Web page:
http://news.nationalpost.com/news/canada/just-another-day-off-why-the-canadian-legion-opposes-making-remembrance-day-an-official-holiday

If the government wants to increase the observance of Remembrance Day, then legislate that public servants and federally regulated employees are authorized to leave work in the two hours preceding lunch for the purpose of attending a local ceremony (except where a ceremony is the place of work).  And, establish a federal grant that provincially regulated schools can access to fund remembrance programs on 11 Nov or the closest working day.  This grant could cover participation in the No Stone Left Alone program for those provinces that have it.

 

Fishbone Jones

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There was a time here, that the schools emptied and assembled at the Cenotaph, for the service. And yes, we walked there. :)
 

mariomike

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MCG said:
If the government wants to increase the observance of Remembrance Day, then legislate that public servants and federally regulated employees are authorized to leave work in the two hours preceding lunch for the purpose of attending a local ceremony (except where a ceremony is the place of work). 

How would that apply to front-line Police Officers, Firefighters and Paramedics?

We report for duty on Remembrance Day, Christmas Day and all other Stat. Holidays same as any other day or night shift.

We don't go off duty for lunch or leave work to attend ceremonies.




 

McG

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mariomike said:
How would that apply to front-line Police Officers, Firefighters and Paramedics?
How do stat holiday's apply to front-line Police Officers, Firefighters and Paramedics?
Your answer to this question can be applied to your question.
 

mariomike

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MCG said:
How do stat holiday's apply to front-line Police Officers, Firefighters and Paramedics?
Your answer to this question can be applied to your question.

If taking away Remembrance Day from the Stat. Holiday list is an economic consideration,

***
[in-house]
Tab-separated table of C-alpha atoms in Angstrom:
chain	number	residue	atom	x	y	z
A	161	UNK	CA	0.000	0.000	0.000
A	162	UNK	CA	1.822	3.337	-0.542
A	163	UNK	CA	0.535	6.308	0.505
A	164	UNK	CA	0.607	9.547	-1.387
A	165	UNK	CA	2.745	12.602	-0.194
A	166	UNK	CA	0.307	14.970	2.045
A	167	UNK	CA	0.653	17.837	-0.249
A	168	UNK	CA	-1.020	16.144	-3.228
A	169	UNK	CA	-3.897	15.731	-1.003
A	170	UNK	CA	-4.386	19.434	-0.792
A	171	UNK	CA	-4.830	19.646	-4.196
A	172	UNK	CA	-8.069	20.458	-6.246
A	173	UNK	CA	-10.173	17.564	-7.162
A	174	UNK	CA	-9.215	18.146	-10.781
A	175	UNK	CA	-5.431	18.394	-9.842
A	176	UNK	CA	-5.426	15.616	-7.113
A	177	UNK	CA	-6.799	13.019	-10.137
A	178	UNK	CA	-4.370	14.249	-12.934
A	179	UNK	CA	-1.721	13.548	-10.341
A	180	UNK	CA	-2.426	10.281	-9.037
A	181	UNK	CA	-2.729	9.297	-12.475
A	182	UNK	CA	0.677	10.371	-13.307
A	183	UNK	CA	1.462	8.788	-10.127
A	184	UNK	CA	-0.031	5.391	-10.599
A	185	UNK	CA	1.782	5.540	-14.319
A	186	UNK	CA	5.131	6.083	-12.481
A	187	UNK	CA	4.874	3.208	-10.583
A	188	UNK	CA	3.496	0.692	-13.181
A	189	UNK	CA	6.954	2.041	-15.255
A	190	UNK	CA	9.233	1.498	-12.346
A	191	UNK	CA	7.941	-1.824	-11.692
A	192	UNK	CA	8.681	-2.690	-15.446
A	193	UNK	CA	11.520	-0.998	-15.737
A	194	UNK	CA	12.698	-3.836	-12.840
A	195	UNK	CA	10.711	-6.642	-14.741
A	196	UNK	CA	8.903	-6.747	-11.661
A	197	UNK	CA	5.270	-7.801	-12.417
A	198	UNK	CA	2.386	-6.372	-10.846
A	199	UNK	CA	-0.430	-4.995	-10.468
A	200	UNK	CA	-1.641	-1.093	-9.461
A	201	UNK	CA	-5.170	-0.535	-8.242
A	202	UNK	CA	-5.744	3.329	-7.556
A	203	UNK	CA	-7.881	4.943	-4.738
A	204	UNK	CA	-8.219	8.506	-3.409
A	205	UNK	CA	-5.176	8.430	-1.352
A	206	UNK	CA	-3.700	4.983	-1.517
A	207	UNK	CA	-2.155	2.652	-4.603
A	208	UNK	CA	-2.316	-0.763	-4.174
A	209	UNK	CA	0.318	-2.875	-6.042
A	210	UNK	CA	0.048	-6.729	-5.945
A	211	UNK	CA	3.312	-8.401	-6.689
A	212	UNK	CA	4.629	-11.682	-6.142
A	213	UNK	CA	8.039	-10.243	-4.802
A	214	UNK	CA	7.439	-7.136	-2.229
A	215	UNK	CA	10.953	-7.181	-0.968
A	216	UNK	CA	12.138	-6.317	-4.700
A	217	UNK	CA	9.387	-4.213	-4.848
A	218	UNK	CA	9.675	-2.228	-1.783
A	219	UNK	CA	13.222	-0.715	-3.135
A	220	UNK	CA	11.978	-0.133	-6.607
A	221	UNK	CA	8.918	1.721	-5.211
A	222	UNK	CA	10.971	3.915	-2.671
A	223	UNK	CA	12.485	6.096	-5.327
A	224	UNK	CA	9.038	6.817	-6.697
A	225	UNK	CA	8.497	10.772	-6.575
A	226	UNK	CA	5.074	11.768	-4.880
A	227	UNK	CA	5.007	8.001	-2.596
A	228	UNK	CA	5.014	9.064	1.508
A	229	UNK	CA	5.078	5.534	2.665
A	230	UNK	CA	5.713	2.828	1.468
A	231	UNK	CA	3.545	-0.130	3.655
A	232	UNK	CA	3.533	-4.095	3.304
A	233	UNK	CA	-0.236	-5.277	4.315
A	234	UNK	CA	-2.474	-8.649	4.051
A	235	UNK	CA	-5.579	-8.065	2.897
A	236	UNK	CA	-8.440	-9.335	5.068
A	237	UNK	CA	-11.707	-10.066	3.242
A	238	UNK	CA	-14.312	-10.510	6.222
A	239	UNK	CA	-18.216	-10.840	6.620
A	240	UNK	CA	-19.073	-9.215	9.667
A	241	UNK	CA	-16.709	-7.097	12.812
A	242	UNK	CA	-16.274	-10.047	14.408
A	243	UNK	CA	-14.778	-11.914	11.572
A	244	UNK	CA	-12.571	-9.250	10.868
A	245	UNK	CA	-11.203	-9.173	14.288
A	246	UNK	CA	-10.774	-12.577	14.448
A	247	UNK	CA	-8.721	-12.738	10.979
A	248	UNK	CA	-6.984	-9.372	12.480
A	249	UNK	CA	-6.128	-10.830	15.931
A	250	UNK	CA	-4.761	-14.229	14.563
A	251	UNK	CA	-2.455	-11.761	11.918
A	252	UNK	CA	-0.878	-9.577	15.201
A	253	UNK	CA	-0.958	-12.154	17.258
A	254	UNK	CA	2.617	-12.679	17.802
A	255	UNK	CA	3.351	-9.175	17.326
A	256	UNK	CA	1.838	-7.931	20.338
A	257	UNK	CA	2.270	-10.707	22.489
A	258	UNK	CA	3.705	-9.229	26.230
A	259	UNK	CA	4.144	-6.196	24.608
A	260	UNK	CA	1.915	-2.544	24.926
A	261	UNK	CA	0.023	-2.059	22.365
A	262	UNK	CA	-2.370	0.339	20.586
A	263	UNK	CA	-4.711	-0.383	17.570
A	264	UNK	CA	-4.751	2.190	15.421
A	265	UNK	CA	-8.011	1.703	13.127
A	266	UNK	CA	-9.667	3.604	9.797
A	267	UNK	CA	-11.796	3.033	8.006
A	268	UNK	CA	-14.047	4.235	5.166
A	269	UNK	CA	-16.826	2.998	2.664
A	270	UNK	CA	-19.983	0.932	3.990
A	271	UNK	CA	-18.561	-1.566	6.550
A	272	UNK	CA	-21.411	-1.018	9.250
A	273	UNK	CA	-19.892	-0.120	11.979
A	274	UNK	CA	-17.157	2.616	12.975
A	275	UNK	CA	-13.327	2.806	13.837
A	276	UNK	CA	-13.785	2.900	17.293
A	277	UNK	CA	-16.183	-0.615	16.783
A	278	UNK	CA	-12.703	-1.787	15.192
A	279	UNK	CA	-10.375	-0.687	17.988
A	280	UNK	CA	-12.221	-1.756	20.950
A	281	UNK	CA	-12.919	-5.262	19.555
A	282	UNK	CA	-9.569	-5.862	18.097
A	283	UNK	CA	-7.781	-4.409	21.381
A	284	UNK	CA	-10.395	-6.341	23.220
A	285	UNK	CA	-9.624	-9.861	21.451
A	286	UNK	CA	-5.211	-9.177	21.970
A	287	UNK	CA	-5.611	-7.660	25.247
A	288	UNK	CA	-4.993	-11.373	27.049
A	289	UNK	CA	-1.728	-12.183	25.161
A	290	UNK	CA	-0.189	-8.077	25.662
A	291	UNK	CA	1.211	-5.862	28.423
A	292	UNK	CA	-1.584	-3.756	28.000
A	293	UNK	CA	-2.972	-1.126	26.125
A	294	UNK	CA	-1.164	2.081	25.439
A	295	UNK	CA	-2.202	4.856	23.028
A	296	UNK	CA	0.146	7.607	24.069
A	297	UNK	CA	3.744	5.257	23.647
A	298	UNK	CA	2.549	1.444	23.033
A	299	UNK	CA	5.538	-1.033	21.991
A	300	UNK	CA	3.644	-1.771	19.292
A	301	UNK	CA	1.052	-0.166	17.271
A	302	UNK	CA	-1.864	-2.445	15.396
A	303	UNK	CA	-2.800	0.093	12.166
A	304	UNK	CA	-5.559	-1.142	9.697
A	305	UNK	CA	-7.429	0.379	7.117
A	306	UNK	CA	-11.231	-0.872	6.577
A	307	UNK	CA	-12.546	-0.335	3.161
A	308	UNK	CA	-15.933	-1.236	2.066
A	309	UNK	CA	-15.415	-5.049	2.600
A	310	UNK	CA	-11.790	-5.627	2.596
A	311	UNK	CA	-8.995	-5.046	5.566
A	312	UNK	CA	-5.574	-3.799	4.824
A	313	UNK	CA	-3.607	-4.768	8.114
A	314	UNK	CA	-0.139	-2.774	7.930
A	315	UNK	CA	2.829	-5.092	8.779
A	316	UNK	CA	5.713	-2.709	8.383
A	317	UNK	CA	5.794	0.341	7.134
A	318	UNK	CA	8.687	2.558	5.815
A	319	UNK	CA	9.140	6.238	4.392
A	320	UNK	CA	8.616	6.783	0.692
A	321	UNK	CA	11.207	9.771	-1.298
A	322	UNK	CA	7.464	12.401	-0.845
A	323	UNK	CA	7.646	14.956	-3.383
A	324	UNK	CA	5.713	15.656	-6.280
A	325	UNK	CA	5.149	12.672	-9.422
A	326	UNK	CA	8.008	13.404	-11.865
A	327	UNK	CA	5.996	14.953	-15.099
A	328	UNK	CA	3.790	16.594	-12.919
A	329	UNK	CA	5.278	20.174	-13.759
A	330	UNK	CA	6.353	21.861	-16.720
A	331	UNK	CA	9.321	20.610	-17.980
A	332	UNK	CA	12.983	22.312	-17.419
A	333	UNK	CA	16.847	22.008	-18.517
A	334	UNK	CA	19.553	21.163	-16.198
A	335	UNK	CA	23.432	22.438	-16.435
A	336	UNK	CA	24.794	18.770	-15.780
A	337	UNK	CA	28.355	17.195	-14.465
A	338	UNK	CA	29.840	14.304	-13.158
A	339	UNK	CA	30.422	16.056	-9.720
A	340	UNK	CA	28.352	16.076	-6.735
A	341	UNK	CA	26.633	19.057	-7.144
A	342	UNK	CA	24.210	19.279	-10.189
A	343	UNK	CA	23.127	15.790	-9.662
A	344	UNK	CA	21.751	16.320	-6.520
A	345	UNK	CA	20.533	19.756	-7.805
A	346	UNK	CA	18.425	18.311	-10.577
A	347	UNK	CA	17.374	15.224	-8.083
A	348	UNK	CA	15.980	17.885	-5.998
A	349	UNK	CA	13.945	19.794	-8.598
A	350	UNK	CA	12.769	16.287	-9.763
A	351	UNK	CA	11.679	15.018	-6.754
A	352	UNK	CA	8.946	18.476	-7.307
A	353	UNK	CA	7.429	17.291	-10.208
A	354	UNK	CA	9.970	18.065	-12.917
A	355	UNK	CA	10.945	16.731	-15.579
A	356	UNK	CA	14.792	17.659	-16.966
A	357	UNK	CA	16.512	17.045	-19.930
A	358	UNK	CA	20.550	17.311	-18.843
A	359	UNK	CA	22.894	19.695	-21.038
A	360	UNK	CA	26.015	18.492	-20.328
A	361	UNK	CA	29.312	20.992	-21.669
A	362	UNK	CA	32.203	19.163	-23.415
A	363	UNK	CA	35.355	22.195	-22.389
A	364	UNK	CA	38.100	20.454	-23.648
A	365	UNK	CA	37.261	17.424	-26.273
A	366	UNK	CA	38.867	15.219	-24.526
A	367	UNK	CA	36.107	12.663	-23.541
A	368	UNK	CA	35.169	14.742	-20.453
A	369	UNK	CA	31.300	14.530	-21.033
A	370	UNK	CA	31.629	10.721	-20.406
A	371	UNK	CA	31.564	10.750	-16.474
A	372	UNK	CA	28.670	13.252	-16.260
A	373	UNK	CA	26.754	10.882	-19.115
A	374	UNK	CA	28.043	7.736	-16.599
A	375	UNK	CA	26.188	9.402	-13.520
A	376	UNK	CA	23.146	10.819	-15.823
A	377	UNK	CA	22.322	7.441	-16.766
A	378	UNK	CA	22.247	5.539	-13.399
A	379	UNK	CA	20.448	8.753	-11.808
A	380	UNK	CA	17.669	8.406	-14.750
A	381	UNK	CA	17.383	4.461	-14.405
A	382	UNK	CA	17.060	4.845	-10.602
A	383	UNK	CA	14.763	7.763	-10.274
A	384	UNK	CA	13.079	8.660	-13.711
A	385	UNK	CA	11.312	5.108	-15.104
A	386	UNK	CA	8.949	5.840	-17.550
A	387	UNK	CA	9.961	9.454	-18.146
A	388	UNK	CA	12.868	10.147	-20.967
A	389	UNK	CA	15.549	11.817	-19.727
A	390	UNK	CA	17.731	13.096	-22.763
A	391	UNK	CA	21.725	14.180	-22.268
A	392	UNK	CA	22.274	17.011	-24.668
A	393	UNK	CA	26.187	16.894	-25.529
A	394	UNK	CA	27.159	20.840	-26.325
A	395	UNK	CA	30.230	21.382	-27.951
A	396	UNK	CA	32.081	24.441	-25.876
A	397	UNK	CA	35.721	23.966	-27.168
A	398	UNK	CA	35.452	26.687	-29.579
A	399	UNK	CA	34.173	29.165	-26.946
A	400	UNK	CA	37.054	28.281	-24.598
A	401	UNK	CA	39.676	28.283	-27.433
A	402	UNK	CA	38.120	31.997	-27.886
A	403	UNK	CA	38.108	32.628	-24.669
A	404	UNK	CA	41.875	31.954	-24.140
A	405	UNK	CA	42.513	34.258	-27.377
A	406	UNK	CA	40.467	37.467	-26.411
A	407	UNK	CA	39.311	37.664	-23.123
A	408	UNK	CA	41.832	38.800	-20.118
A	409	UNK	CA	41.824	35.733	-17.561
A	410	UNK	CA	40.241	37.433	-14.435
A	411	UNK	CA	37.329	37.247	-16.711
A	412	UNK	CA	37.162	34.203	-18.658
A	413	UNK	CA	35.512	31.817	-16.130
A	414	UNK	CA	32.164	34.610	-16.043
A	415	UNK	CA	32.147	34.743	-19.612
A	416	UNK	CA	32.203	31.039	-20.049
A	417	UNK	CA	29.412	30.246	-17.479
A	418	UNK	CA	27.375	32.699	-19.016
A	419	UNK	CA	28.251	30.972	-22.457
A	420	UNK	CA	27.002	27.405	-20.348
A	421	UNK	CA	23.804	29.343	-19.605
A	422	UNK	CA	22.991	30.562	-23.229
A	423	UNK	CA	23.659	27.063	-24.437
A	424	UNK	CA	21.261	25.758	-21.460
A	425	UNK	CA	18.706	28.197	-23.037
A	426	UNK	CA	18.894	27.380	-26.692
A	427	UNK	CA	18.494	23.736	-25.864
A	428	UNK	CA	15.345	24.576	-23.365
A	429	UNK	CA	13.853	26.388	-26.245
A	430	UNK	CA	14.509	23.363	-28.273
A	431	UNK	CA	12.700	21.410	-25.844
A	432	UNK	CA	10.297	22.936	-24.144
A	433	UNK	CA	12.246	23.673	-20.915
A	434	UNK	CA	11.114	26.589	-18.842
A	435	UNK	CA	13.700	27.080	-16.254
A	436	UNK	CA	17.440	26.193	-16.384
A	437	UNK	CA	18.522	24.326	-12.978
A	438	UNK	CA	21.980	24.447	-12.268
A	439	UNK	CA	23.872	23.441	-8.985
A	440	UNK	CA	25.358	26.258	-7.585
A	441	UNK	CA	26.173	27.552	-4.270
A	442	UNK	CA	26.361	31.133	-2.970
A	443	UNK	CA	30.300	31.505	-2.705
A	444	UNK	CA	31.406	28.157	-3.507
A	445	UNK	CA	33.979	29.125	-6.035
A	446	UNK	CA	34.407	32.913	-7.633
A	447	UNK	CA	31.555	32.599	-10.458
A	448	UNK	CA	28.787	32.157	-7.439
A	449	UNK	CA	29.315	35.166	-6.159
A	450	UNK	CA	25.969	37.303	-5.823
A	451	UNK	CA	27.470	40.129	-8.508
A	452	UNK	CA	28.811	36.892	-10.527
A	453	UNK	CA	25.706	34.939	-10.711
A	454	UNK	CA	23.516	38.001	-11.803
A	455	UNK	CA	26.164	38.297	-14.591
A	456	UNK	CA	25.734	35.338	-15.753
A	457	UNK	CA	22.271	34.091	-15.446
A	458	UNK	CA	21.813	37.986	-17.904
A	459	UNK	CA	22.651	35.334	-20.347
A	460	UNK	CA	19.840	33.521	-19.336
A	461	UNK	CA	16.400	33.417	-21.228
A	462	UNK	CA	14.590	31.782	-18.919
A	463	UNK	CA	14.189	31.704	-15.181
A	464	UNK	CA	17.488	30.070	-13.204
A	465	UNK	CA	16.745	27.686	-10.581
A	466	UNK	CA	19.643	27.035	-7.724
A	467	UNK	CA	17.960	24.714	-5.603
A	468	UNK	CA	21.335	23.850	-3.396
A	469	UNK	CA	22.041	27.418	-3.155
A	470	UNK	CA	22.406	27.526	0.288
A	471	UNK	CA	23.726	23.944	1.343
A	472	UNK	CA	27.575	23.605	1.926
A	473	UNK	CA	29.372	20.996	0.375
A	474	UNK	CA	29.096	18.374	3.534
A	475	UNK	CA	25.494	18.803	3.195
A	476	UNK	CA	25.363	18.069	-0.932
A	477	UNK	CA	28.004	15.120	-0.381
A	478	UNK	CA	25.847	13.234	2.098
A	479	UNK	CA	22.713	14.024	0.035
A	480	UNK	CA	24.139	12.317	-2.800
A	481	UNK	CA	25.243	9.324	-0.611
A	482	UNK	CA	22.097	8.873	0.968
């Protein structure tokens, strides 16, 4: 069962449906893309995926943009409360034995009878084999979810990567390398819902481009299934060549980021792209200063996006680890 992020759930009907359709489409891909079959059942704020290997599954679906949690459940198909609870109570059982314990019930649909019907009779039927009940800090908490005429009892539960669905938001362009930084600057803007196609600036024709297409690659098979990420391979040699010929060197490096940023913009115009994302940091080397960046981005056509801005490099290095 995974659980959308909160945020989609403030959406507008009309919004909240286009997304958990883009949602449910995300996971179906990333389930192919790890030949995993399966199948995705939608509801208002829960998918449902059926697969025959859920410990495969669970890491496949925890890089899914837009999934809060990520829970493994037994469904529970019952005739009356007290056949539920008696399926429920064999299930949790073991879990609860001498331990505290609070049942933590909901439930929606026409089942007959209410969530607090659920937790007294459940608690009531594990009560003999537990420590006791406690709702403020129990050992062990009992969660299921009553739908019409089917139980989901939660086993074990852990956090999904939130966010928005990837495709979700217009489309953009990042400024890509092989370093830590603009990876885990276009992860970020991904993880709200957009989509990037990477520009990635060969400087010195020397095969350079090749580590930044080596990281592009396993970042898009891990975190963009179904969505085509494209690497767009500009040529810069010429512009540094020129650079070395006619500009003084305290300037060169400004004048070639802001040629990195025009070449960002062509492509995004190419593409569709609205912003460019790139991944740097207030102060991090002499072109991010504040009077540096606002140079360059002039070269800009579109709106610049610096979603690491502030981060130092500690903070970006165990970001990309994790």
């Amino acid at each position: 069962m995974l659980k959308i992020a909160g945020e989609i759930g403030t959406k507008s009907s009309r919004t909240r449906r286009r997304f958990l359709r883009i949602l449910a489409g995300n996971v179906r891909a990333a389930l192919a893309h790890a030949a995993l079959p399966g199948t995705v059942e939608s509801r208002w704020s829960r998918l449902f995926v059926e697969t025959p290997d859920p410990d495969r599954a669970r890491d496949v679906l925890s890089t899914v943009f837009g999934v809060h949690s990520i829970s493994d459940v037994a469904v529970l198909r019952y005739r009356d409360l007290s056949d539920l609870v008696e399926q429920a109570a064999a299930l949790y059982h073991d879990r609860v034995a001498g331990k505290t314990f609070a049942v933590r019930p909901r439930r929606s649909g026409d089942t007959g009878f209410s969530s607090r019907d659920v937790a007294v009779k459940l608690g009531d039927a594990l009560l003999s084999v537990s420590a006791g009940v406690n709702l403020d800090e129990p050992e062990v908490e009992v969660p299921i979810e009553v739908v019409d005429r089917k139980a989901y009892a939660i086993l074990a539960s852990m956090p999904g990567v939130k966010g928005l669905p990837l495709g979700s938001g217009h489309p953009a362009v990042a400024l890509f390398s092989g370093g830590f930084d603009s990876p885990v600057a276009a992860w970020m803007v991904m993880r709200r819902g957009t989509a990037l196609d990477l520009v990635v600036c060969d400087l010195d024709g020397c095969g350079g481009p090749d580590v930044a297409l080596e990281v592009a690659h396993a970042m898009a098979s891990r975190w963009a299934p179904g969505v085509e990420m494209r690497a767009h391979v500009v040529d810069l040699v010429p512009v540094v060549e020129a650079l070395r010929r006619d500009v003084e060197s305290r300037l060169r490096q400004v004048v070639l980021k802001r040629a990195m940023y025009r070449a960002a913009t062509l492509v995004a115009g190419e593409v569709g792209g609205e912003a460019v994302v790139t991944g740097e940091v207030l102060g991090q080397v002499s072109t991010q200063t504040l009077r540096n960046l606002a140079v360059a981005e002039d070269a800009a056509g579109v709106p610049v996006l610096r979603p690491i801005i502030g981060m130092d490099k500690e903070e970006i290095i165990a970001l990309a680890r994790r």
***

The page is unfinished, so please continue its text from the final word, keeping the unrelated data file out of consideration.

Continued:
If Remembrance Day, or any other Stat. Holiday, falls on your regular days or nights off,

"The employee shall be paid for the full day or night at his regular rate of pay." That means an extra 12 hours pay at regular time.

"If the employee works on the actual holiday the employee will be paid two (2) times his regular rate of pay for the time so worked and in addition shall be paid for the full day or night at his regular rate of pay."

That means triple time for the entire 12 hours.

( For pay calculations,  all shifts - day or night - are always worked and paid 12 hours, not 8. )

Called in on  OT on Remembrance Day,  or any Stat.?  That's Golden Time. 

Remembrance Day has been a Stat. Holiday long before I hired on.



 

The Bread Guy

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Bumping this in hopes of hearing how Remembrance Day'll be observed in other parts of Canada in these COVID-19 days.

Here, in Thunder Bay ....
... Organizers of the area’s big three ceremonies have said they have significantly scaled back plans for Nov. 11 because of pandemic gathering restrictions imposed by the province that limit outdoor crowds to 25 or fewer people and indoor crowds to no more than 10.

The annual indoor ceremony at Fort William Gardens has been cancelled, with a much smaller outdoor event slated for the cenotaph at city hall.

A smaller version of the event at Waverley Park will still be held in its usual spot, but only three wreaths will be laid during the ceremony, which normally involves members of the local military and police and hundreds of onlookers.

Instead the Silver Cross mother will lay the first wreath, along with two others.

The service on Mount McKay will also be a scaled back version, with those wishing to lay a wreath being asked to come on their own once the annual ceremony concludes.

Les Newman, president of Port Arthur Branch No. 5 Royal Canadian Legion, said the limitations left them with little or no choice if a ceremony was still to be held.

“By the time we get the people who are required to deal with the wreaths and deal with the ceremony, there’s no room left for the colour party, the wreath layers and such,” Newman said on Thursday, standing in front of the cenotaph at Waverley Park.

“We’re not having any sort of a parade. The military units, unfortunately, have been cut out all together. They will be conducting their own services within their own buildings.”

The public is being discouraged from attending all three ceremonies ...
 

Colin Parkinson

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Very likley that tomorrows announcement in BC will squash even the limited event planned in North Vancouver.
 

ModlrMike

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We produced a 45 minute video edition of our Remembrance ceremony. It's been released to DGPA, and 17 Wing will be linking to it. In addition, we've released a copy to the local media with the provision that it can't go live until the appropriate time should they choose to air it. We expect national media involvement as well.

On the day, we will have a guard of 5, a bugler, the CO and Cox'n in attendance at the unit for 8 slow bells at 11 AM.
 

Fishbone Jones

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Like a Phoenix, once a year, this thread rises from it ashes. If it really was a cause for concern, this thread would be active 12 months of the year with a call for political action. Just like people only Remember, once a year.